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Highly efficient maternal-fetal Zika virus transmission in pregnant rhesus macaques.

  • Author(s): Nguyen, Sydney M
  • Antony, Kathleen M
  • Dudley, Dawn M
  • Kohn, Sarah
  • Simmons, Heather A
  • Wolfe, Bryce
  • Salamat, M Shahriar
  • Teixeira, Leandro BC
  • Wiepz, Gregory J
  • Thoong, Troy H
  • Aliota, Matthew T
  • Weiler, Andrea M
  • Barry, Gabrielle L
  • Weisgrau, Kim L
  • Vosler, Logan J
  • Mohns, Mariel S
  • Breitbach, Meghan E
  • Stewart, Laurel M
  • Rasheed, Mustafa N
  • Newman, Christina M
  • Graham, Michael E
  • Wieben, Oliver E
  • Turski, Patrick A
  • Johnson, Kevin M
  • Post, Jennifer
  • Hayes, Jennifer M
  • Schultz-Darken, Nancy
  • Schotzko, Michele L
  • Eudailey, Josh A
  • Permar, Sallie R
  • Rakasz, Eva G
  • Mohr, Emma L
  • Capuano, Saverio
  • Tarantal, Alice F
  • Osorio, Jorge E
  • O'Connor, Shelby L
  • Friedrich, Thomas C
  • O'Connor, David H
  • Golos, Thaddeus G
  • et al.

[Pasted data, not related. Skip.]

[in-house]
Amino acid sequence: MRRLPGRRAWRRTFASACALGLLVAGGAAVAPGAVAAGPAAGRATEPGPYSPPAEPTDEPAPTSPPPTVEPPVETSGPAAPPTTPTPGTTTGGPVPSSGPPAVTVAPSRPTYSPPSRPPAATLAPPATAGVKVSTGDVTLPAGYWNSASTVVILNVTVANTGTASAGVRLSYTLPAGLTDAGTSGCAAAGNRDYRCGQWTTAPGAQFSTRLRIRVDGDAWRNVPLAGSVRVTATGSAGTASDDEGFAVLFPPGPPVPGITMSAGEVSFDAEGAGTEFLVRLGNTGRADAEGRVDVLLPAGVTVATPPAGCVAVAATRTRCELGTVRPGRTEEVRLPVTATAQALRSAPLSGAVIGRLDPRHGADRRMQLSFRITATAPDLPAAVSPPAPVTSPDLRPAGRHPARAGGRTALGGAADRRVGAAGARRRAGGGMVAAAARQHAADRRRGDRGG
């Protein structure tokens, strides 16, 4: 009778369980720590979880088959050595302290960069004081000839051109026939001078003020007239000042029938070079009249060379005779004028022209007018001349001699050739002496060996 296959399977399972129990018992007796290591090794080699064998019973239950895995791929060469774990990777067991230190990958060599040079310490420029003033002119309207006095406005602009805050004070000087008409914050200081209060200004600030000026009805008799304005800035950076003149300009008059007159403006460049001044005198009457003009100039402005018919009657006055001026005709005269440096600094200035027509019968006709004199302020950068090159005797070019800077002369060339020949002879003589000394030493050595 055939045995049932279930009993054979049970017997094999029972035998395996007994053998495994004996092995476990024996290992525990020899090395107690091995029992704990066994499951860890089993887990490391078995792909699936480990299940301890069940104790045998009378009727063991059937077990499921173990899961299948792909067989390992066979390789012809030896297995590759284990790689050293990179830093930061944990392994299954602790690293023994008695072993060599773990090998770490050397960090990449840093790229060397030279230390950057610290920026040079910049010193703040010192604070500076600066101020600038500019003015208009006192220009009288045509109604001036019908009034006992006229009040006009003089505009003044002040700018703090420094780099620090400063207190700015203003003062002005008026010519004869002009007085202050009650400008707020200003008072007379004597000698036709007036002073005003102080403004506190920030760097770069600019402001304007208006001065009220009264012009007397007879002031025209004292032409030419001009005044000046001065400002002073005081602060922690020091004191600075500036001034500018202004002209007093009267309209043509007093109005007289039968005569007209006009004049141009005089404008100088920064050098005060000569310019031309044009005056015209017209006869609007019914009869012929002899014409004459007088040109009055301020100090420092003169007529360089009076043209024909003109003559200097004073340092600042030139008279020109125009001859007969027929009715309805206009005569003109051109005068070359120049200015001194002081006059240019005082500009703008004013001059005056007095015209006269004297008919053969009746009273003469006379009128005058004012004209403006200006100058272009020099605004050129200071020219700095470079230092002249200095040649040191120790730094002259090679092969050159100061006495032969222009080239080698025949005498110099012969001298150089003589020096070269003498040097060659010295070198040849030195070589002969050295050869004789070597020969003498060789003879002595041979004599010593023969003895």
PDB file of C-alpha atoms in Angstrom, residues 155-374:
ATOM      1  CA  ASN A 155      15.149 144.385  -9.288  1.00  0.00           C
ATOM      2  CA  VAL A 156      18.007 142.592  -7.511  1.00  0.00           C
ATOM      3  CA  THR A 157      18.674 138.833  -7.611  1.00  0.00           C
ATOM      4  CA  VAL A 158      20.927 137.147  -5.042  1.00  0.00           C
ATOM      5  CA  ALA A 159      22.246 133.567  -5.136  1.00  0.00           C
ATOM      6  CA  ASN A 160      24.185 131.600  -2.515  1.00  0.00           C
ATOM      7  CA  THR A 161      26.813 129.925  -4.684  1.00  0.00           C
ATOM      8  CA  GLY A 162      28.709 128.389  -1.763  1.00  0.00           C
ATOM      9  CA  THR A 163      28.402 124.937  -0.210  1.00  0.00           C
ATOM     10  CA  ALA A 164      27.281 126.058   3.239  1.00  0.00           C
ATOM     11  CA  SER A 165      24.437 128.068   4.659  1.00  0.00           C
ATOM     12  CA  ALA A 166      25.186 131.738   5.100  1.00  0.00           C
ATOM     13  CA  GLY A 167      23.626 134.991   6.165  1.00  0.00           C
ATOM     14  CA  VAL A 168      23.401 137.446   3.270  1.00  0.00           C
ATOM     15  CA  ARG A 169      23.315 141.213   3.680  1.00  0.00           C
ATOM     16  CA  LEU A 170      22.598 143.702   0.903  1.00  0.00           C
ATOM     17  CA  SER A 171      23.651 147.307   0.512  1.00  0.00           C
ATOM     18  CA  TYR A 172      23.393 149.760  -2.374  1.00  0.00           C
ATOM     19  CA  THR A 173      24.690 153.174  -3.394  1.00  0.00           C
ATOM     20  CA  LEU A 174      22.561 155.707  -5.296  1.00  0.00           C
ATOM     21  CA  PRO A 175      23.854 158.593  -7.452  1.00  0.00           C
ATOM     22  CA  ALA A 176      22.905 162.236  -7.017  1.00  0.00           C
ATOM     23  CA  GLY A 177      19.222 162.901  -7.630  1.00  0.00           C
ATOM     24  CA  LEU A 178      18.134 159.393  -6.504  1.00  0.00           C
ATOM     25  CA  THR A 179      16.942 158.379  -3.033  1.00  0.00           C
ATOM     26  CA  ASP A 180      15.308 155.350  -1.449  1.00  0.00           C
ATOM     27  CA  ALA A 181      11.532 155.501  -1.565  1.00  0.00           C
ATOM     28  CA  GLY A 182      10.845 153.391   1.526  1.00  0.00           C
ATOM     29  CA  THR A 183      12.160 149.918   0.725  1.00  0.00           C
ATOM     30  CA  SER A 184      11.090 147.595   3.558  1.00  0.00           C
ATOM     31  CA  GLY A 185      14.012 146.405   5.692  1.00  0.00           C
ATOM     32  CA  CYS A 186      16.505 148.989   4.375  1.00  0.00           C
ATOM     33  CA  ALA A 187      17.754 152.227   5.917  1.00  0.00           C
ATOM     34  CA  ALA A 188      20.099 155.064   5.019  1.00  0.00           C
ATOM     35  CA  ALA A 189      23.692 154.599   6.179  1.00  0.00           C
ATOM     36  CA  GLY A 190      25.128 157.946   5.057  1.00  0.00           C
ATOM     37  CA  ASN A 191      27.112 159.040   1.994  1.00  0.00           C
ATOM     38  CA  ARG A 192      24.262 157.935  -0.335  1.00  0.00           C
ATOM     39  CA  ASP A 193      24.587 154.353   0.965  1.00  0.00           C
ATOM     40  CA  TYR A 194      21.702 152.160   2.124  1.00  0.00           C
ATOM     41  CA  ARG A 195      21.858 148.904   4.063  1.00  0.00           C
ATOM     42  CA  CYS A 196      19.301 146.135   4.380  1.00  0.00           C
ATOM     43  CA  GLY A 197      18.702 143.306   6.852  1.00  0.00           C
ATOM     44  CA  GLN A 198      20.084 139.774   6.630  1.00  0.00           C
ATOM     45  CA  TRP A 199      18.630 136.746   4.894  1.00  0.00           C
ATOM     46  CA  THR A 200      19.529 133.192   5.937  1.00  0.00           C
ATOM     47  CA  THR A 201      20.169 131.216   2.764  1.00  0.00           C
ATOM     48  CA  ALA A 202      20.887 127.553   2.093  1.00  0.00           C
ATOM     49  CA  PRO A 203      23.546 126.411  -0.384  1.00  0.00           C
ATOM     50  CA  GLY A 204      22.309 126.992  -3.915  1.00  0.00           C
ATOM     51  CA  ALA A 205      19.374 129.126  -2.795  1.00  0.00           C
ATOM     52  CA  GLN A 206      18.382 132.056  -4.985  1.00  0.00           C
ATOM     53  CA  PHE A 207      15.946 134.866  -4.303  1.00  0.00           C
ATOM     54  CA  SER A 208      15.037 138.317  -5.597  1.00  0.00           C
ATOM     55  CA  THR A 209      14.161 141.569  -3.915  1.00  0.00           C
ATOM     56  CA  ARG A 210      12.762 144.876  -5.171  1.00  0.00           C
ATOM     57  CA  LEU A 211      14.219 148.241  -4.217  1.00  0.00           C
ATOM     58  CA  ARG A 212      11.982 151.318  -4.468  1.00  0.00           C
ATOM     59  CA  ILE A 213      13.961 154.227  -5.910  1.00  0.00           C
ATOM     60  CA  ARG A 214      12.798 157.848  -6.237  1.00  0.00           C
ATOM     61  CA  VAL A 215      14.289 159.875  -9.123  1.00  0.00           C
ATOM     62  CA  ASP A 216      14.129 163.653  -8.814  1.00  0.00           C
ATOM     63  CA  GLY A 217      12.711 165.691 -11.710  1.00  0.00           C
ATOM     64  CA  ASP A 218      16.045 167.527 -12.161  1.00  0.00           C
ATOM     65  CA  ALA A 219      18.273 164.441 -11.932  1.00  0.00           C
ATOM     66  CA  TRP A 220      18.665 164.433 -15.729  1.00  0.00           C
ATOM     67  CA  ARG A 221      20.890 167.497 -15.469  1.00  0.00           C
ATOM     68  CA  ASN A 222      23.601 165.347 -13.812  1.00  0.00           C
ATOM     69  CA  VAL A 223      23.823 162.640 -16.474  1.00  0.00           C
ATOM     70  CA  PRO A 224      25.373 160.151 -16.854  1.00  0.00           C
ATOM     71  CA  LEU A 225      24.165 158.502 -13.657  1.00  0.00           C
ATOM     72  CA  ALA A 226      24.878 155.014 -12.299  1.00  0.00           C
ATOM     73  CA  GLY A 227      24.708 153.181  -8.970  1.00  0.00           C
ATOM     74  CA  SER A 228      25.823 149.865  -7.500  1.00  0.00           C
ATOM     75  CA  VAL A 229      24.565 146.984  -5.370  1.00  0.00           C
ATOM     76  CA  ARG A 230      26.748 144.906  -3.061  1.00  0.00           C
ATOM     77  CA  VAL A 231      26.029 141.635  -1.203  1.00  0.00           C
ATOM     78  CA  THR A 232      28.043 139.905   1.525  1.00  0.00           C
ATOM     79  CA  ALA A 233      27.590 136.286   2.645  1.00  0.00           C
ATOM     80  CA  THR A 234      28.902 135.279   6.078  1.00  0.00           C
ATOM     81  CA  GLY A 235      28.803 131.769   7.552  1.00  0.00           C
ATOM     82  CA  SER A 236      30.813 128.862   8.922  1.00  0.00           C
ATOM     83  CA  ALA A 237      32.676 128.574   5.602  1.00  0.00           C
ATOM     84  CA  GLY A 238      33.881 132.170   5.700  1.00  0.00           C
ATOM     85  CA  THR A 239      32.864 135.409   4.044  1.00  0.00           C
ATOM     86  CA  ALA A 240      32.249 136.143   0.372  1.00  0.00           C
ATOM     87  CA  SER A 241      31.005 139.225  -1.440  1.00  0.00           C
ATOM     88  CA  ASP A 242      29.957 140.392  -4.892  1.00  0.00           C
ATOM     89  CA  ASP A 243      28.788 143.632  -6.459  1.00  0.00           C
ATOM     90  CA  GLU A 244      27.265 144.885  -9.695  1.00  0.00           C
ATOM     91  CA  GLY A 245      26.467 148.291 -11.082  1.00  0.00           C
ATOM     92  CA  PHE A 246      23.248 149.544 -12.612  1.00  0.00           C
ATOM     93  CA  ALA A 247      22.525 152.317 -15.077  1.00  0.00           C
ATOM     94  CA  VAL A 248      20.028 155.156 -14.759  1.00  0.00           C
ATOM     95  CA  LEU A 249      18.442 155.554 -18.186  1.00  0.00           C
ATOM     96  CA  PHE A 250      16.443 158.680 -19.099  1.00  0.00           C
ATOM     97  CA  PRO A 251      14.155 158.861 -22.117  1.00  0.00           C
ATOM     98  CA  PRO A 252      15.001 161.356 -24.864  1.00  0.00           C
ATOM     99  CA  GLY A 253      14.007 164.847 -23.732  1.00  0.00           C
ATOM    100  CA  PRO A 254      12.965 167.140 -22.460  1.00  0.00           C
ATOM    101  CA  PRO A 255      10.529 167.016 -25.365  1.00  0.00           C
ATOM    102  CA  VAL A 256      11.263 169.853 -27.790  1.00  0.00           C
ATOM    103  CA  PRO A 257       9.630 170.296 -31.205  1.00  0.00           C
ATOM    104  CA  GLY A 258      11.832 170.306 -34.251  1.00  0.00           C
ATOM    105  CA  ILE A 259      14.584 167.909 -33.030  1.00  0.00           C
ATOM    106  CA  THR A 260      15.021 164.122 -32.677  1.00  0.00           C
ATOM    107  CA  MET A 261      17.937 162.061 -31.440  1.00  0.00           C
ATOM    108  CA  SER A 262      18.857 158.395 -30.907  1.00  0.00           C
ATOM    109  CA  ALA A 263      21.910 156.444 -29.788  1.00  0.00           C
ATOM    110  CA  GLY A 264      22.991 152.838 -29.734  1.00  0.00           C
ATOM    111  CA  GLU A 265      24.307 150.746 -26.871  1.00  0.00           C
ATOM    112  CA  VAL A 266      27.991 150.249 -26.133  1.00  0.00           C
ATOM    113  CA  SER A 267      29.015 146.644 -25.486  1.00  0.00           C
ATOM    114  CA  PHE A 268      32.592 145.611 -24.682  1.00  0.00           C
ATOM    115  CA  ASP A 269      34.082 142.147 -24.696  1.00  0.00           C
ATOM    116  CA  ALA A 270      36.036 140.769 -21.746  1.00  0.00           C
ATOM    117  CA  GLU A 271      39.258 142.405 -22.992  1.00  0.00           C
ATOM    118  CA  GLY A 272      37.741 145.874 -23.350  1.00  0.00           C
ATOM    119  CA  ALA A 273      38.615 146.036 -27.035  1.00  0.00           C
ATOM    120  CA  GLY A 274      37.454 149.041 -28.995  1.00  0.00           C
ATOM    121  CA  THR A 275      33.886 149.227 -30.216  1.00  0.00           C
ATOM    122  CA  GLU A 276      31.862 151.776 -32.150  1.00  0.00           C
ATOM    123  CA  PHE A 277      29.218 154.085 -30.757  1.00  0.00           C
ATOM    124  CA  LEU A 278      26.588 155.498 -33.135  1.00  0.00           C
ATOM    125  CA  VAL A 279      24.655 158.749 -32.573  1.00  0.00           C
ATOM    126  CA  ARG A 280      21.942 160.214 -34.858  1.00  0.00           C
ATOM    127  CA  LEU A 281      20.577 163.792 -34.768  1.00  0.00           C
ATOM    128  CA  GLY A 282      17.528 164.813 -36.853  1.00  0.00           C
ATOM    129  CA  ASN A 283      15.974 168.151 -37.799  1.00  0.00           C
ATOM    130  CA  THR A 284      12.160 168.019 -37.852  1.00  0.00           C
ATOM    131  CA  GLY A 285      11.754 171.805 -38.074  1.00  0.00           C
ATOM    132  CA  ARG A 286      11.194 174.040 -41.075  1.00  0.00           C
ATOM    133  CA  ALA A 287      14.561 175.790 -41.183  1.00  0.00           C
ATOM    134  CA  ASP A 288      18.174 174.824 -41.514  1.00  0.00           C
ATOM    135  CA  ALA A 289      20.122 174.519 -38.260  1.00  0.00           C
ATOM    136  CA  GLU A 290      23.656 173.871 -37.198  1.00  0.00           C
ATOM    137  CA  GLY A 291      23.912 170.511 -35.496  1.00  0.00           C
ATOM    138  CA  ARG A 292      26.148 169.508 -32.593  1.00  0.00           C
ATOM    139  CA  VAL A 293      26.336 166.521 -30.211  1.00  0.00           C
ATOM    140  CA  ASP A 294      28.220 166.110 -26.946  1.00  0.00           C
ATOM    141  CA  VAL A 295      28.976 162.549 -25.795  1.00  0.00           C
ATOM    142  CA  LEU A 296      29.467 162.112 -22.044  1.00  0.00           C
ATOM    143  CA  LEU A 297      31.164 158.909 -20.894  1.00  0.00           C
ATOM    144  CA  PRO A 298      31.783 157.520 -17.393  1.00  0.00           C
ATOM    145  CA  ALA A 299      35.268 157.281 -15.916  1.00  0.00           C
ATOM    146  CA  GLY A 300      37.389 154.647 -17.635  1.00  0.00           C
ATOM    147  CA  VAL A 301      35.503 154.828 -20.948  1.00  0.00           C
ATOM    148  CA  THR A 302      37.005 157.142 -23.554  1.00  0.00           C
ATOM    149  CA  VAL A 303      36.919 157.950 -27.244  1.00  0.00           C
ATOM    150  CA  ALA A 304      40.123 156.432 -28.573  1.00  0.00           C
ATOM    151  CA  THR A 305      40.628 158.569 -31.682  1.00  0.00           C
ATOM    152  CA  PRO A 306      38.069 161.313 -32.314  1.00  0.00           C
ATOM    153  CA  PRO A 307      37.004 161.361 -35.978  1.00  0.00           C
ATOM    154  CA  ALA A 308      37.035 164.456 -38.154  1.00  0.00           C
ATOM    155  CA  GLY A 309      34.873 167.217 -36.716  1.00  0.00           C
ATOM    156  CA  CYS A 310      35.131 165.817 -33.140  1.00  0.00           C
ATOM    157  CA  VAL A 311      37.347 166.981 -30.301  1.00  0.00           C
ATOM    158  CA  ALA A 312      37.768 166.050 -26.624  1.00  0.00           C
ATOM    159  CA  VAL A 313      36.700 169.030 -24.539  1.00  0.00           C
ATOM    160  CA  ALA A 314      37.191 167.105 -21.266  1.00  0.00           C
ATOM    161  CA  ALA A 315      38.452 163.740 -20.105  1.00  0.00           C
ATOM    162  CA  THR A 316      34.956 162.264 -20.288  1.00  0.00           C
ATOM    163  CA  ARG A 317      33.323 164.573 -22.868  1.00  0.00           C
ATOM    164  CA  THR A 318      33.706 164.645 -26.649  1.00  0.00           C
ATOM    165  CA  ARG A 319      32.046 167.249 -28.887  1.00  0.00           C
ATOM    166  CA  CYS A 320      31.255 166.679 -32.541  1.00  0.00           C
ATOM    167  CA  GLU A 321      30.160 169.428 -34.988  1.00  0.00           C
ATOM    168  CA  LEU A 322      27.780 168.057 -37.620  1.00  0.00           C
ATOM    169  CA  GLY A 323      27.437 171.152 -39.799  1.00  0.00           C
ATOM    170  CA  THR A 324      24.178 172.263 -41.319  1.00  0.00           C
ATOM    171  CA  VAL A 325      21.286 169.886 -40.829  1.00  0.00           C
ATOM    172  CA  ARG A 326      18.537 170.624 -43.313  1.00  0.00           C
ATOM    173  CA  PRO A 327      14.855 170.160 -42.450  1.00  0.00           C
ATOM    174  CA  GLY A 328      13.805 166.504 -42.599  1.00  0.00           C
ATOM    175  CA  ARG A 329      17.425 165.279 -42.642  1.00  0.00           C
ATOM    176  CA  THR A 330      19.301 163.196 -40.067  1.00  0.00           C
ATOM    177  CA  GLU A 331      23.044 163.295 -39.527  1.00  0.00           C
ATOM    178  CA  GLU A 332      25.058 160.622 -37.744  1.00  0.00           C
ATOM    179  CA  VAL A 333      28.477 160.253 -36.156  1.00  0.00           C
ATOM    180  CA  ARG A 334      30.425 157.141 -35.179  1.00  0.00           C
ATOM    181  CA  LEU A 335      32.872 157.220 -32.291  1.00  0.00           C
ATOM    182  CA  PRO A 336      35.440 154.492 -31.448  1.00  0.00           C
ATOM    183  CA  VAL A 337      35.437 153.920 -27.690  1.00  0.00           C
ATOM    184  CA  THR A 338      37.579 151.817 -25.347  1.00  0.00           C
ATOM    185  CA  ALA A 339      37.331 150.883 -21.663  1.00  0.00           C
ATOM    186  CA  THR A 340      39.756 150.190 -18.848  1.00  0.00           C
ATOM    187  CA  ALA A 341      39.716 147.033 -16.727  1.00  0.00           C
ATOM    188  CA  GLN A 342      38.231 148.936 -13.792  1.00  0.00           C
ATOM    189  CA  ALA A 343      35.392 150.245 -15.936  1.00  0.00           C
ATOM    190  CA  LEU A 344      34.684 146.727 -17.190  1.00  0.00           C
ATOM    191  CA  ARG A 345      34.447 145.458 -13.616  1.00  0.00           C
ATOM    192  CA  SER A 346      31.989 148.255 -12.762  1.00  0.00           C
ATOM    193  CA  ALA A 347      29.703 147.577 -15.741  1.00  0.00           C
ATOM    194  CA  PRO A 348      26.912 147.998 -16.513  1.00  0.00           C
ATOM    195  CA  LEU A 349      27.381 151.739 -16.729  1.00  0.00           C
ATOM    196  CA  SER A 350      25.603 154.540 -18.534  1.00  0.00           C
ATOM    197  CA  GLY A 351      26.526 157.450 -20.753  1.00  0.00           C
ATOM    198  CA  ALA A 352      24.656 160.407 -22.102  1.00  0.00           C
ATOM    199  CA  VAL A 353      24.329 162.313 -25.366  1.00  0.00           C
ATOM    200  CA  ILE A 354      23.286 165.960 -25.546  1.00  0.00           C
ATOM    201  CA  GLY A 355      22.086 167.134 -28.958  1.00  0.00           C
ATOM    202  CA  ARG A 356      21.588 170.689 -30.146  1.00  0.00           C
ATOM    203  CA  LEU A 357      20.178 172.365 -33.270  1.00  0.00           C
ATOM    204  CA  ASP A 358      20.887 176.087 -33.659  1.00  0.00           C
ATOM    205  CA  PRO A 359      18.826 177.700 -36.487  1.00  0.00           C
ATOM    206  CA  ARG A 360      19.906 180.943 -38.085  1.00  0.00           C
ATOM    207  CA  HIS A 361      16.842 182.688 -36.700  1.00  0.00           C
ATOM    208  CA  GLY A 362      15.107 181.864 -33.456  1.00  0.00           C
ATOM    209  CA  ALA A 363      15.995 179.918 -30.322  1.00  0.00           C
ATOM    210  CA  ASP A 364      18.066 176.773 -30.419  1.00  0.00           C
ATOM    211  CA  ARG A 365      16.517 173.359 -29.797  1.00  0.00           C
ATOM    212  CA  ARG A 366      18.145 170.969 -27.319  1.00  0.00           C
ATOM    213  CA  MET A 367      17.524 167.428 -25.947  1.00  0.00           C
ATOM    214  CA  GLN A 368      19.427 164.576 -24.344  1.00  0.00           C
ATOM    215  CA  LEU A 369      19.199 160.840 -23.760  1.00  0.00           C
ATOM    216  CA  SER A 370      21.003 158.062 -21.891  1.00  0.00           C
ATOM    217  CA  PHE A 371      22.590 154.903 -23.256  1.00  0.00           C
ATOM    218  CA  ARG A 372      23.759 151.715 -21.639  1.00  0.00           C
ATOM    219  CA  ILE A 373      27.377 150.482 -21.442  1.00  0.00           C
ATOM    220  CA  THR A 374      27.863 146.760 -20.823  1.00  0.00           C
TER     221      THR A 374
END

Infection with Zika virus (ZIKV) is associated with human congenital fetal anomalies. To model fetal outcomes in nonhuman primates, we administered Asian-lineage ZIKV subcutaneously to four pregnant rhesus macaques. While non-pregnant animals in a previous study contemporary with the current report clear viremia within 10-12 days, maternal viremia was prolonged in 3 of 4 pregnancies. Fetal head growth velocity in the last month of gestation determined by ultrasound assessment of head circumference was decreased in comparison with biparietal diameter and femur length within each fetus, both within normal range. ZIKV RNA was detected in tissues from all four fetuses at term cesarean section. In all pregnancies, neutrophilic infiltration was present at the maternal-fetal interface (decidua, placenta, fetal membranes), in various fetal tissues, and in fetal retina, choroid, and optic nerve (first trimester infection only). Consistent vertical transmission in this primate model may provide a platform to assess risk factors and test therapeutic interventions for interruption of fetal infection. The results may also suggest that maternal-fetal ZIKV transmission in human pregnancy may be more frequent than currently appreciated.

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